Action for Primates
Millions of wild animals, including non-human primates, are held captive in thousands of zoos across the world. Many zoos are not accredited and maintain poor standards, so that the complex social, behavioural and psychological needs of non-human primates are not met. In many zoos, wild animals are subjected to the additional stress of being used as photo props, forced to take part in shows and encounters with people to 'entertain' visitors.
The artificial and restricted environment in which these animals are kept even so-called natural enclosures cannot compare with their natural habitat. Denied their freedom inside zoos, non-human primates have no control over their lives, which are often a mixture of boredom, frustration, lack of privacy, continuous anxiety and fear from exposure to people (Collins et al; Hosey et al 2023)...and worse. In testament to the harmful environment of zoos, some are using drugs to 'calm' the animals (Laidman 2005).
Further, non-human primates in zoos are no longer part of their normal ecosystem. They cannot contribute to the normal cycle of life and death; they cannot contribute to the propagation of their species nor have an impact on the gene pool of their species.
Another disturbing issue is the killing of healthy animals. When zoos have a 'surplus' of a particular species or do not want to keep them for various reasons, they may kill the animals or send them to be used in research laboratories to make room for others (Anon 2004, 2017; Prescott 2006; Wikipedia). The European Association of Zoos and Aquaria (EAZA) executive director Dr Lesley Dickie estimates that between 3,000 and 5,000 animals are
management-euthanised in European zoos in any given year (Barnes 2014).
Why do people support the existence of zoos
Zoos and those who support them will justify their existence for various reasons, including education and conservation (McKie 2020).
Education: People often defend zoos on the basis that these institutions somehow 'educate' people about wildlife and give them a better appreciation which might lead to a more benevolent view. However, one cannot gain a true appreciation for wildlife by seeing them in captivity, in a setting that is abnormal and artificial for them. A well-done nature documentary on wild animals in their natural environment would provide a better education, understanding and appreciation of the species. The few studies that have been done on this issue have shown that, in general, people do not go to zoos to be educated; they go to be 'entertained' and spend most of their time socialising with each other or viewing the 'exciting exhibits'. The presence of and noise caused by visitors has a detrimental effect on the animals (Quadros et al 2014; Sherwen et al 2015). Just as important is the actual 'lesson' that people are being 'taught': because they see these animals in what are virtual prisons, people come away thinking (either overtly or subconsciously) that it is okay to take animals from the wild and put them in cages if it is in the interests of people and even if it is not in the interests of the animals. This is perhaps the worst 'lesson' or 'education' that is unavoidably provided by zoos.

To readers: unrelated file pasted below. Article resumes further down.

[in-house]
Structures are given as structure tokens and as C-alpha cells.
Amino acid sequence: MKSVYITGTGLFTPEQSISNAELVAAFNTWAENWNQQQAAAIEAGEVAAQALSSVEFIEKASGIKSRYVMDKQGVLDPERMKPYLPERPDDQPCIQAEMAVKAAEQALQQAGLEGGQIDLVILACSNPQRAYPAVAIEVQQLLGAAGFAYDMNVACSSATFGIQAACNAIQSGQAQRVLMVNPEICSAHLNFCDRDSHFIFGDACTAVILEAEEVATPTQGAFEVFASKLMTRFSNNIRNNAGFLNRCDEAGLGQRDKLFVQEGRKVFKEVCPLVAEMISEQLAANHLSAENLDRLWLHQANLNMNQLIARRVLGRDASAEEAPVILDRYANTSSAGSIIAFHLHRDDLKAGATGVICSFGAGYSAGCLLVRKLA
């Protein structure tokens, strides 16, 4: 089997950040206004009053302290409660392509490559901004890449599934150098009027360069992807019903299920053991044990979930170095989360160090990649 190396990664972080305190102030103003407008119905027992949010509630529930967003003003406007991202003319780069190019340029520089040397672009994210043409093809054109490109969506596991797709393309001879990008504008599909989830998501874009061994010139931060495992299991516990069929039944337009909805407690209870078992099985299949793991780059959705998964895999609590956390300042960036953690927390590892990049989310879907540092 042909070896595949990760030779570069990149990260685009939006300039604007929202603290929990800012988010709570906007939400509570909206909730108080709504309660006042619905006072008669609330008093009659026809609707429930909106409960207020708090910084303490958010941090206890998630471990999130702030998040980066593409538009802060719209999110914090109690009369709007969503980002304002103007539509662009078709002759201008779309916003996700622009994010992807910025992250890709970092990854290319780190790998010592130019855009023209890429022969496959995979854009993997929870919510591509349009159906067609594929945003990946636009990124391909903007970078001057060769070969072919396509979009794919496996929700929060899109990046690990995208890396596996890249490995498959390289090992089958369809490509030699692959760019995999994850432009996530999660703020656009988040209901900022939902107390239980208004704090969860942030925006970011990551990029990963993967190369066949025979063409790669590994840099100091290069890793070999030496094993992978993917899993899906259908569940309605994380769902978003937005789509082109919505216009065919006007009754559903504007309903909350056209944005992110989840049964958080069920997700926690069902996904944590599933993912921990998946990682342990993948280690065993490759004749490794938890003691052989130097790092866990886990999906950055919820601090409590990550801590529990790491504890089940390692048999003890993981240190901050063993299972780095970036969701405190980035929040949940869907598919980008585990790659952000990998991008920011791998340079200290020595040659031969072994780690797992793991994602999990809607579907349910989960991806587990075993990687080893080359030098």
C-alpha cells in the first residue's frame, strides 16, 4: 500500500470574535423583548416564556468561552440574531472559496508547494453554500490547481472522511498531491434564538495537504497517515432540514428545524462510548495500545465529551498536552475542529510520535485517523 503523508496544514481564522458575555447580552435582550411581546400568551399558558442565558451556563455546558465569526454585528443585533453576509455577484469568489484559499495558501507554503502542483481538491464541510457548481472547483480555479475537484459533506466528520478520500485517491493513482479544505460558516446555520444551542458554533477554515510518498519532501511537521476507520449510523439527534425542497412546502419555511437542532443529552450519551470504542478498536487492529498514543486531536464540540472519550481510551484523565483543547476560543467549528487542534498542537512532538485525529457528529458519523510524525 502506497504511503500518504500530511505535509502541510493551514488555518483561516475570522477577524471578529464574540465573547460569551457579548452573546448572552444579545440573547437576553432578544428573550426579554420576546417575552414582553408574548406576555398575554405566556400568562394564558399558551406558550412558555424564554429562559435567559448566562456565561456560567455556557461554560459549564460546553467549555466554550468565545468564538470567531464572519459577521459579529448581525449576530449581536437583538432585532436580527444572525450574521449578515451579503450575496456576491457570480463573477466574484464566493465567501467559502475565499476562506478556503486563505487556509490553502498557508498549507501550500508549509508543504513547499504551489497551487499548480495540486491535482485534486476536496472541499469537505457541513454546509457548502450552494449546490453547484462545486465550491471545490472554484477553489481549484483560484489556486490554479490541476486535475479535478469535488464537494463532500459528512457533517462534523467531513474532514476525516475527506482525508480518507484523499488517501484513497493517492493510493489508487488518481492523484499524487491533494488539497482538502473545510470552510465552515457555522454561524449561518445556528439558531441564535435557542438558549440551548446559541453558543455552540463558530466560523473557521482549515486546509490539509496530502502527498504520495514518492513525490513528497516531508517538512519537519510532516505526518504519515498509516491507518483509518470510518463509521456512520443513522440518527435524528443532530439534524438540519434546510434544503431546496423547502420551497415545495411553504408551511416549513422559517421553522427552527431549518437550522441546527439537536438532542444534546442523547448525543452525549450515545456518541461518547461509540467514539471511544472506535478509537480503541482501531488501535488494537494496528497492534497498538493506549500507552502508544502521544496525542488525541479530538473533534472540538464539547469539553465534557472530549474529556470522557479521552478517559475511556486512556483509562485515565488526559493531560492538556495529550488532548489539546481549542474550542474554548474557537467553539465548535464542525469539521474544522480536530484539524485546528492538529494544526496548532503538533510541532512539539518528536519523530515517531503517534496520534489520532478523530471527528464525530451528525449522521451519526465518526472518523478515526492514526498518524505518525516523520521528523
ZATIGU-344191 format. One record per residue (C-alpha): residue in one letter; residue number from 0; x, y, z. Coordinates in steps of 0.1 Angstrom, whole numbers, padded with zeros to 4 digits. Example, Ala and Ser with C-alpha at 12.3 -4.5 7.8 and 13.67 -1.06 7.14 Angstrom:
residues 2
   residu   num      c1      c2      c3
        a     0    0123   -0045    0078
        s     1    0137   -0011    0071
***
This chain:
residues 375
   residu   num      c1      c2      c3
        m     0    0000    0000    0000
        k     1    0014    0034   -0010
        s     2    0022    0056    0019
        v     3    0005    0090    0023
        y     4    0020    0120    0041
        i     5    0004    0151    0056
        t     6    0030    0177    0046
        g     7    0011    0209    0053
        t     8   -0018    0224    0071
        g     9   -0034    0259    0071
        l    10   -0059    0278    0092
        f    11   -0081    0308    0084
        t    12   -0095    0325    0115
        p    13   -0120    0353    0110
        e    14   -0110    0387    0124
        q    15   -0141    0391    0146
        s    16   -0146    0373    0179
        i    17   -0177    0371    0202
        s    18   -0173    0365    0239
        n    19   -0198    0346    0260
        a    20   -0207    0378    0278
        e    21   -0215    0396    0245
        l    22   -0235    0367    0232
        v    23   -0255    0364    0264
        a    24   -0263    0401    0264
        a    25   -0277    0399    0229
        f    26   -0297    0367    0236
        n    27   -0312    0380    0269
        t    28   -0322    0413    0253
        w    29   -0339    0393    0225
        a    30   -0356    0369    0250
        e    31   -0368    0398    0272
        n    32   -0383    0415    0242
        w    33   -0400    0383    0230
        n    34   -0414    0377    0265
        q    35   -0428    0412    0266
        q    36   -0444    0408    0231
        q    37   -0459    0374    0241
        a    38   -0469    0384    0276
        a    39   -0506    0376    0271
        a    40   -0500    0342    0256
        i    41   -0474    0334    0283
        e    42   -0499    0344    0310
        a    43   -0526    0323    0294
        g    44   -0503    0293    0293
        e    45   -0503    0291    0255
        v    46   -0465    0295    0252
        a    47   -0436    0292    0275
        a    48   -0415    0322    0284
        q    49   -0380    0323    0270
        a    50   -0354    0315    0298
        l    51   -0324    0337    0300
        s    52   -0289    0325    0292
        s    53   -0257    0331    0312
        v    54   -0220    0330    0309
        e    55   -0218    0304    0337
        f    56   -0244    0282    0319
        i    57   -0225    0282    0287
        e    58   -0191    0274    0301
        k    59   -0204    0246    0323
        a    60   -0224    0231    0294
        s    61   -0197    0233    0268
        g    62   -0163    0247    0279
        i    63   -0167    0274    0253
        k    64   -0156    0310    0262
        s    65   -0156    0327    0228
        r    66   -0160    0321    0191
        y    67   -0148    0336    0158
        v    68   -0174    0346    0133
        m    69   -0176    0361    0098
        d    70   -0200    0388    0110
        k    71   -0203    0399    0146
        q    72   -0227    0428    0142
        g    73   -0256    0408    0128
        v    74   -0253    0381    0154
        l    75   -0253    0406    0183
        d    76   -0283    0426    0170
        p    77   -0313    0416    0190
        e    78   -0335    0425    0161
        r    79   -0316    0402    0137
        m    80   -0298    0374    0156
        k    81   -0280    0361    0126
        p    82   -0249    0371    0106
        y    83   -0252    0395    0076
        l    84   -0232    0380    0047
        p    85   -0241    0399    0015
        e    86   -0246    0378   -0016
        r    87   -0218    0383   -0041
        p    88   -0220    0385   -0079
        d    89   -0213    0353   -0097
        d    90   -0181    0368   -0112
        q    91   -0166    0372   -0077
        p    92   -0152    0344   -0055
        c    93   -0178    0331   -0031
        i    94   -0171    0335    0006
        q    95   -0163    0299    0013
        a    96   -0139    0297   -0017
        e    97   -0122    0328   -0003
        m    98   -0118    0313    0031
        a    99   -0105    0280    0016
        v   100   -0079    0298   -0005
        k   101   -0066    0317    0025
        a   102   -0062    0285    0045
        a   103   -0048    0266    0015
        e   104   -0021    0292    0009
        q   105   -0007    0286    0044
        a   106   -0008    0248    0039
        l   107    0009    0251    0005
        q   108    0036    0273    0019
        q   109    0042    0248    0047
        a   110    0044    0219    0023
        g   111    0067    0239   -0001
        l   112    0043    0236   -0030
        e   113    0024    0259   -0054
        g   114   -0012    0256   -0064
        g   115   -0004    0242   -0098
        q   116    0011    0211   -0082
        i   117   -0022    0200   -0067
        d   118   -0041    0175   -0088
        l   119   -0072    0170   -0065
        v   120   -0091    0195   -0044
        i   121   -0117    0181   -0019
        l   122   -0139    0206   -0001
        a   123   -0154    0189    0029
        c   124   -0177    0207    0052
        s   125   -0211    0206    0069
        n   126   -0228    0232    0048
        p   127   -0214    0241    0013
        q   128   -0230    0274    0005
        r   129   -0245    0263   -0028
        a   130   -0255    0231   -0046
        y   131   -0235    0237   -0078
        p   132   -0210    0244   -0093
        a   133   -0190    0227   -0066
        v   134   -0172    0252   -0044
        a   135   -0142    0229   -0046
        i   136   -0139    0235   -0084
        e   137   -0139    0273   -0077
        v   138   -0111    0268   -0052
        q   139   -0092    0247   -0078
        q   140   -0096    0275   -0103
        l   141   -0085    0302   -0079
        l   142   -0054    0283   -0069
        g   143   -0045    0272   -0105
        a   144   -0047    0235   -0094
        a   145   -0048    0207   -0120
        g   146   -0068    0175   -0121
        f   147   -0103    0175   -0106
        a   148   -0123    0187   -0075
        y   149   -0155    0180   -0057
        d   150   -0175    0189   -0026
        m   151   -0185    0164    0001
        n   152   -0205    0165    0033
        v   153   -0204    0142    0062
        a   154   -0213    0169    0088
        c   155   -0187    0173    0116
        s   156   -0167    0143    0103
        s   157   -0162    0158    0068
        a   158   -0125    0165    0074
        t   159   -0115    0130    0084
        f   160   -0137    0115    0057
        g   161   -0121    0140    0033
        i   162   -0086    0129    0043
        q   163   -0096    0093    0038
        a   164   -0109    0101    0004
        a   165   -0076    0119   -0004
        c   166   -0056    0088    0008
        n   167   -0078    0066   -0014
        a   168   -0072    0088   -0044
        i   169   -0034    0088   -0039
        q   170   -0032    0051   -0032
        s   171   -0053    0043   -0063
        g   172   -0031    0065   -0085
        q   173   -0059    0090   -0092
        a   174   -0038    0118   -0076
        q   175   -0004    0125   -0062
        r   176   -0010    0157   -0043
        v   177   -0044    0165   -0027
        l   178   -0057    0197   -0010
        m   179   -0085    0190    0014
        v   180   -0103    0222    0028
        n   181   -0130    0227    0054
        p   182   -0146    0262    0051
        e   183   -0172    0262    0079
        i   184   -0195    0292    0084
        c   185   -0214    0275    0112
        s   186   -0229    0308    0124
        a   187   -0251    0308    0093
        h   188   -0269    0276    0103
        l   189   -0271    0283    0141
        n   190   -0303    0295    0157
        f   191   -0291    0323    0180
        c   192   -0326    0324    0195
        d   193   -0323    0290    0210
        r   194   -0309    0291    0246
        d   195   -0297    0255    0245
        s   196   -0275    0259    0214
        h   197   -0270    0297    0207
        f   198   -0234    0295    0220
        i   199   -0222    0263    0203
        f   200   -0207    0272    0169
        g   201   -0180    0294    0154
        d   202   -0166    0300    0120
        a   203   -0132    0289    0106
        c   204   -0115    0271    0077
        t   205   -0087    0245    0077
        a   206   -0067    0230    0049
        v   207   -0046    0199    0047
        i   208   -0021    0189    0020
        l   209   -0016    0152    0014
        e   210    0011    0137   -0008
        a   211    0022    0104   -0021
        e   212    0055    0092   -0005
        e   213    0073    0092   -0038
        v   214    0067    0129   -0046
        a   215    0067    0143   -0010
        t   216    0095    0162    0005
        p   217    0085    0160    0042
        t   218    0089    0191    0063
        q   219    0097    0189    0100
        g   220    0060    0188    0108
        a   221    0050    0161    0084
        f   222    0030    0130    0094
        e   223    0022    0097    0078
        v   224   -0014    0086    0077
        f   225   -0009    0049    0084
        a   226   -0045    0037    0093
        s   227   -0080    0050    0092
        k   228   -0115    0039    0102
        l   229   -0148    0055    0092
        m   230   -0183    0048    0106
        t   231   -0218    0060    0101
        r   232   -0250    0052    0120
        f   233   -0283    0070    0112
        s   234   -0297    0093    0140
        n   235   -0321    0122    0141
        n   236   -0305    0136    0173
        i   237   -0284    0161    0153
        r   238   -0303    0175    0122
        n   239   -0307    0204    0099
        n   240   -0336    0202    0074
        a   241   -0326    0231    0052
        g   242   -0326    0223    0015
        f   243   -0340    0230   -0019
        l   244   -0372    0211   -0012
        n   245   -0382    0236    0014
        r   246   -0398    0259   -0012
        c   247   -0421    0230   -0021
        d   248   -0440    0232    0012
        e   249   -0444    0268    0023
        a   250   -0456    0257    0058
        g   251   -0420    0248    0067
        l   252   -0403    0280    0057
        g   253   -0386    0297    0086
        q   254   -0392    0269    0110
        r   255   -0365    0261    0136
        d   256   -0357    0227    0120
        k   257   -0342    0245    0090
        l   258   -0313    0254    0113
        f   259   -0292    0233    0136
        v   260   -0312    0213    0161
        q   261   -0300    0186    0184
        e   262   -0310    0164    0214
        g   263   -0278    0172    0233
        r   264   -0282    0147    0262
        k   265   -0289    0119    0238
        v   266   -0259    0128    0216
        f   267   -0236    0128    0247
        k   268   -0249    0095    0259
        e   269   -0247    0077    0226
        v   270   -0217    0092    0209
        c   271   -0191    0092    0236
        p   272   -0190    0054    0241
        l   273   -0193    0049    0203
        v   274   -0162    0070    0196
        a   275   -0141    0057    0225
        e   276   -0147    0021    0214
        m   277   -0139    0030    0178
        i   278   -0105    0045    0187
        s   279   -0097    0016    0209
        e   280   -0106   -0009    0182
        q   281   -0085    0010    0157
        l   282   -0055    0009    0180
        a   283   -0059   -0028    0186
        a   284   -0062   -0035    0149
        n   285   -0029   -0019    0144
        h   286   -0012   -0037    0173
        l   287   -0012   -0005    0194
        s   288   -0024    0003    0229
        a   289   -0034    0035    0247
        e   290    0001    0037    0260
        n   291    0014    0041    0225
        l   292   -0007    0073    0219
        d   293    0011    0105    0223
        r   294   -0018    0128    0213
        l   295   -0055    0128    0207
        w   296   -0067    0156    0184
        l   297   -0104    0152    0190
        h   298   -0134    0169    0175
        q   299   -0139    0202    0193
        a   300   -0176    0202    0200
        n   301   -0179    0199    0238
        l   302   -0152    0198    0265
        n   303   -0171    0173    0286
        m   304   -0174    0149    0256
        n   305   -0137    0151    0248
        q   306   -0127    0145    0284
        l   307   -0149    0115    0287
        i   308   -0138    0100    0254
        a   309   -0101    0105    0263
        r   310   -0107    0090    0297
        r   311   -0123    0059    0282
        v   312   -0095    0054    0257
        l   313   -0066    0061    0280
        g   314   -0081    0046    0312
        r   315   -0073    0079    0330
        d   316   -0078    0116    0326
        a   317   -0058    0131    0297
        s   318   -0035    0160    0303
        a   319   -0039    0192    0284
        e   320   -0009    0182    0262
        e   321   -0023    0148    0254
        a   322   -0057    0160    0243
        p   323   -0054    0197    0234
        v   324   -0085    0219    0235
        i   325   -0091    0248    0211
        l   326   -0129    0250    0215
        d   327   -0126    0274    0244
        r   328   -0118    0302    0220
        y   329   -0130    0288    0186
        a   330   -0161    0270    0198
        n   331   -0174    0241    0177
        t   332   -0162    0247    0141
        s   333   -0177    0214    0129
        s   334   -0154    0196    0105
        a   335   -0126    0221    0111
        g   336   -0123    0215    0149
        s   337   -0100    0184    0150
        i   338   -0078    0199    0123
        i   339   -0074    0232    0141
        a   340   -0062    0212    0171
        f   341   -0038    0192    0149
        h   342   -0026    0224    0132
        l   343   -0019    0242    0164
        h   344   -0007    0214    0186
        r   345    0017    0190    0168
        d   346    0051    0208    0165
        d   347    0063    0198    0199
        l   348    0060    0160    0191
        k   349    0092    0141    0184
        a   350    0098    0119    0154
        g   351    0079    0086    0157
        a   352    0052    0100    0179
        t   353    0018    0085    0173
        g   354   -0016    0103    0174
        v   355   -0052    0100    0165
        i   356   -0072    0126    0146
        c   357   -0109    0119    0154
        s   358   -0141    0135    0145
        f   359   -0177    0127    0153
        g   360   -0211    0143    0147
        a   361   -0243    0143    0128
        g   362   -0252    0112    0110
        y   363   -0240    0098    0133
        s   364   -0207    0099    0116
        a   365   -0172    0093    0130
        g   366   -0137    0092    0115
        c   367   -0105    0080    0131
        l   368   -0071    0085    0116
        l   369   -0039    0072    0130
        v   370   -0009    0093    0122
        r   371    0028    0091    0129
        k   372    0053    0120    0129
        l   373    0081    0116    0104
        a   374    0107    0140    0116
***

Conservation: People also defend zoos on the basis that this is the only place some species might survive or that we can save a species from extinction in this way. There are literally many thousands of species which are threatened, endangered or on the brink of extinction due to human activities; we simply do not have the resources to save them all in this fashion. Moreover, zoos are usually full of non-threatened, appealing species, kept in captivity simply to entertain the public. Human encroachment on and destruction of habitat are the most important issues with respect to wildlife and extinction. No captive breeding program could ever resolve this situation. If, for example, we are successful at breeding orangutans in a zoo, where do we release them if they no longer have a home in the wild? How will people learn that the most important things that we as humans can do for wild animals are to protect their habitats and to stop capturing and killing them. And, just as importantly, breeding orangutans in captivity, an abnormal environment where they will have none of the natural and normal pressures on their lives, will lead to individuals who are not 'real' orangutans in the wildlife sense.
People should not patronise zoos. Instead, children and others should be encouraged to watch quality wildlife documentaries to appreciate wild animals in their natural habitats and as part of the world's ecosystem. People should also be encouraged to donate to worthwhile projects that protect wildlife habitats, rather than pay to watch wild animals confined in an artificial environment.
A plan by the Helsinki Zoo to kill its 14 baboons and replace them with more cold-resistant Japanese snow monkeys caused such an uproar in Finland that the zoo has been forced to keep them.
Small arboreal primates were more likely to be affected negatively by visitors.
Visitor noise was associated with negative responses by primates